Stihl Exaggerating

Nicole chainsaw

With the Amazing GoFundMe Money, they bought a chain saw. They paid $900 for a chain saw.

I almost choked when I read that.  We have heated our home (a real, actual house – actually, three or four of them) with wood.  Not supplementary heat.  Primary heat.  We use the hell out of a chain saw.  And we are not the type of people who buy junk for big tasks like that.

And we’ve never paid anywhere close to $900 for a chain saw.


But Dawn insists that is reasonable.  And Dawn has all sorts of businesses (note that the word is not capitalized), including cutting up trees for firewood.  So Dawn should know, right?


Well, no.

While Stihl does make a higher end model, and you can pay upwards of $1000 for a Stihl chain saw, the one they are using in the photo is not one of those high end models.  It’s one of these.  That chain saw didn’t cost one dime more than about $600 max.

Here’s a close up.


And if you click on the thumbnail, you can look at a bigger version. Compare that with the high end models here.  You’ll see that this isn’t one of those.

Joe’s saw has what appears to be a 20″ bar but you can get that on almost any model of chain saw Stihl sells.

Because Nicole has absolutely zero experience with any of this, I am going to give her the benefit of the doubt here and speculate that perhaps she is simply not remembering correctly what they paid, or perhaps she is adding up all the money they’ve spent on chains and buying a new bar.

Or perhaps Joe went and bought the saw without Nicole and lied to her about the cost.

By the way, we have owned a Stihl chain saw since 1999, for more than 16 years. We have used it to cut enough firewood to heat homes in two different states in very cold weather conditions.  Massive amounts of firewood, many cords.  Much more than the twigs the Nauglers cut.  They have had their saw since what, June?  July?  Less than nine months?

And we have never purchased a new bar.  Ever.  New chains, yes, of course.  But no new bar.

Stihl no longer makes our exact model of saw.  However, the model closest to ours is this. With a 20″bar (which we have), the price today is $469.

There is some serious exaggeration going on.




25 thoughts on “Stihl Exaggerating”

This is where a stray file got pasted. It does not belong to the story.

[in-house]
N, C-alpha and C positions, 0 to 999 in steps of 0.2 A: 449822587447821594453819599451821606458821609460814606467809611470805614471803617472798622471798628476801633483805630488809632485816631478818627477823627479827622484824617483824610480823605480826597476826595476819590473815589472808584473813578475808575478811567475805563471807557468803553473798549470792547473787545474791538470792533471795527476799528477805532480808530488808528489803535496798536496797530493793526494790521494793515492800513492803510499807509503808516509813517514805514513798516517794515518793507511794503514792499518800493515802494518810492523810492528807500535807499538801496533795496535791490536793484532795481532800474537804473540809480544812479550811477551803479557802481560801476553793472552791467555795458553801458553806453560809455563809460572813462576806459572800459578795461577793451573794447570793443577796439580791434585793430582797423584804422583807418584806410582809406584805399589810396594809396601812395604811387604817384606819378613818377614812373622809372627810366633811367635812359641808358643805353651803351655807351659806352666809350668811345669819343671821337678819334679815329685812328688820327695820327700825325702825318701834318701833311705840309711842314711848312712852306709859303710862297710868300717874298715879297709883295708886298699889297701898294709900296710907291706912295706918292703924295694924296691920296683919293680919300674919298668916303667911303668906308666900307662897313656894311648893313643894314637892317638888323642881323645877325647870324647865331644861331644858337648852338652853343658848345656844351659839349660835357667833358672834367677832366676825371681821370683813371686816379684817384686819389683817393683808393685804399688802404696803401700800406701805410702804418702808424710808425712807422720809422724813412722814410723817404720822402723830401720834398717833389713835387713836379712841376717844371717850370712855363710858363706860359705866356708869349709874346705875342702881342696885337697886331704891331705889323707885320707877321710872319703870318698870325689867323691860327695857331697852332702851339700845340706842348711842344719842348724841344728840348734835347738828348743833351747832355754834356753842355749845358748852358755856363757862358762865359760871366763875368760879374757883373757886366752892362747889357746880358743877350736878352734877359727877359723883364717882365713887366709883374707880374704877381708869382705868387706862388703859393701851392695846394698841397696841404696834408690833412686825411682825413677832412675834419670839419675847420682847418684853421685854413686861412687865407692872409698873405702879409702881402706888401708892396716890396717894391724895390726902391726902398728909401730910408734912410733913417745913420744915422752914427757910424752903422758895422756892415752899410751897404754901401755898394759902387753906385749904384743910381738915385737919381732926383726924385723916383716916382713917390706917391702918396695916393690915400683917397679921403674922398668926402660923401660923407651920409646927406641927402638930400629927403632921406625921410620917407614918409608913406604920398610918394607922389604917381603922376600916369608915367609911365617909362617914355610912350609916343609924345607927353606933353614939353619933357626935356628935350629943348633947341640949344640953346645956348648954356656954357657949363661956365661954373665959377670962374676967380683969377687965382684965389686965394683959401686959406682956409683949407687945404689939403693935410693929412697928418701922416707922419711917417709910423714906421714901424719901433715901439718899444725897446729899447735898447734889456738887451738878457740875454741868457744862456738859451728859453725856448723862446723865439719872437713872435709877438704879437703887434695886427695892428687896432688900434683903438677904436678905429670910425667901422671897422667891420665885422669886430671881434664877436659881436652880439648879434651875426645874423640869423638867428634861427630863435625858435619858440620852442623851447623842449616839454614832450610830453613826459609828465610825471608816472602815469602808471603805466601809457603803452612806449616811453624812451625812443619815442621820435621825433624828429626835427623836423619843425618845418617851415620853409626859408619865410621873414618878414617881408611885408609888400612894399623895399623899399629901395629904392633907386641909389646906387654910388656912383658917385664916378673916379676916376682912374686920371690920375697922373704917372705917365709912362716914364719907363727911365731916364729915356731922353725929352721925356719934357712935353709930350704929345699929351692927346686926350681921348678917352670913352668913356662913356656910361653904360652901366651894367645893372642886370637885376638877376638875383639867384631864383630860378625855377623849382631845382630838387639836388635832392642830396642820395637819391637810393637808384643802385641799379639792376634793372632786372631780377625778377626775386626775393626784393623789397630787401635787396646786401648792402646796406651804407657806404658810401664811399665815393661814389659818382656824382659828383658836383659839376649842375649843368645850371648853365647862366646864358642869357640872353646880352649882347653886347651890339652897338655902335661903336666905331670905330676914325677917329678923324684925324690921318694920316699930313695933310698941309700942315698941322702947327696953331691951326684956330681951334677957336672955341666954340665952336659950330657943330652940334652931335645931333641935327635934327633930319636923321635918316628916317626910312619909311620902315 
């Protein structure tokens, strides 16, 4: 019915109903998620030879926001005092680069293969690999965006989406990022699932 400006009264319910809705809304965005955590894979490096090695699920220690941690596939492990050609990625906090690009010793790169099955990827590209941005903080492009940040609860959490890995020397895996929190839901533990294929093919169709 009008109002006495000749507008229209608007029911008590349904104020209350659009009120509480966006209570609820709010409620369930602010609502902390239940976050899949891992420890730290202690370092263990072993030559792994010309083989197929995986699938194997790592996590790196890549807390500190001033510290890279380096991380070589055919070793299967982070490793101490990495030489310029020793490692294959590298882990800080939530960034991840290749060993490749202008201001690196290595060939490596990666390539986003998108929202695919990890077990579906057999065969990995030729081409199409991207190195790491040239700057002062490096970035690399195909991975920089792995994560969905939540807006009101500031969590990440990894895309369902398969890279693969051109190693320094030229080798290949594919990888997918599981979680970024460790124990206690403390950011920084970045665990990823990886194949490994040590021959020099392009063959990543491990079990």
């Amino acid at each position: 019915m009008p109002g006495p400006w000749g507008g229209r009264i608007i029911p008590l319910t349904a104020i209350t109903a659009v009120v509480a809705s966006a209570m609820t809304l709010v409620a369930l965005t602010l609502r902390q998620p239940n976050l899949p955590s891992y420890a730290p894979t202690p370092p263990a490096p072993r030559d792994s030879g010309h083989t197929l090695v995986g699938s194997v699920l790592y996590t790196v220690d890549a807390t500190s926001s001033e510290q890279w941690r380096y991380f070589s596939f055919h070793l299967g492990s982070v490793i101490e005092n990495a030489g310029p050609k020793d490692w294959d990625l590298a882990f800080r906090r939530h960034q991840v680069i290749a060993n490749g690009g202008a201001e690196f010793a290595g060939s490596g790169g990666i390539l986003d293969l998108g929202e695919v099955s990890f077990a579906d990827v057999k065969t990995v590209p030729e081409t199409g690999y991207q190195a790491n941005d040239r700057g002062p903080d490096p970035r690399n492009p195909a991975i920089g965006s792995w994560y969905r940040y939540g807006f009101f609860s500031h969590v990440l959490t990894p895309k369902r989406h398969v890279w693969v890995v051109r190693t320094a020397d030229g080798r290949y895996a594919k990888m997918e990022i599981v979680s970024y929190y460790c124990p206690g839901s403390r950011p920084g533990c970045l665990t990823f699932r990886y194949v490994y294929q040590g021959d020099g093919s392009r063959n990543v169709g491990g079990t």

1. I never saw pictures with the chainsaw.
    Could you please confirm that the CHILDREN working with/around the saw are wearing appropriate eye and ear protection?
    I don’t care too much about Joe, if he loses his sight to a chunk of wood, its not like they would lose much in the way of income.


  2. That first picture, the kid is far too close.
    I’m going to go out on a very short limb and assume since they have gone through chains and bars already that they know nothing about maintaining that saw.
    That kid sitting that close (in short sleeves, please don’t ever do that again!) Is at a huge risk if that chain breaks and flies off.


  3. “I’ve got no strings
    to hold me down
    To make me fret
    Or make me frown
    I had strings
    But now I’m free
    There are no strings on me”

    ps: Pleasure Island wasn’t all it was cracked up to be.


  4. That is the current Stihl saw line up and none of them match the Naugler’s chainsaw. Did they purchase the chainsaw in 2015 or 2016? If 2016, then they were robbed. That chainsaw is used. If 2015, then it appears to most closely match the (current) MS 391 Farm Chainsaw, with the 20″ bar option it’s sold for $589.95 before sales tax is applied. Still far less than $900.00 even if they were purchasing some chains.

    Someone is sharing bad information and the source may not be Nicole. Better come clean, Joe.


  5. Well, a used chainsaw would explain some of the breakdown issues.
    I hope it’s being maintained properly and stored properly in a dry place?
    There are manuals ( if it didn’t come with one) and chainsaw safety sites on the Internet.
    I love my family too much to not have a hissy fit if the proper precautions were not being followed.
    I would hope Nicole would make it her job to insure her families safety around dangerous equipment.
    I attended a nightmare chainsaw accident in the ER and
    I’m sure some pictures of real chainsaw slaughter accident, could be found on the net to drive home a point to immortal men and boys.
    Its not a live and learn skill.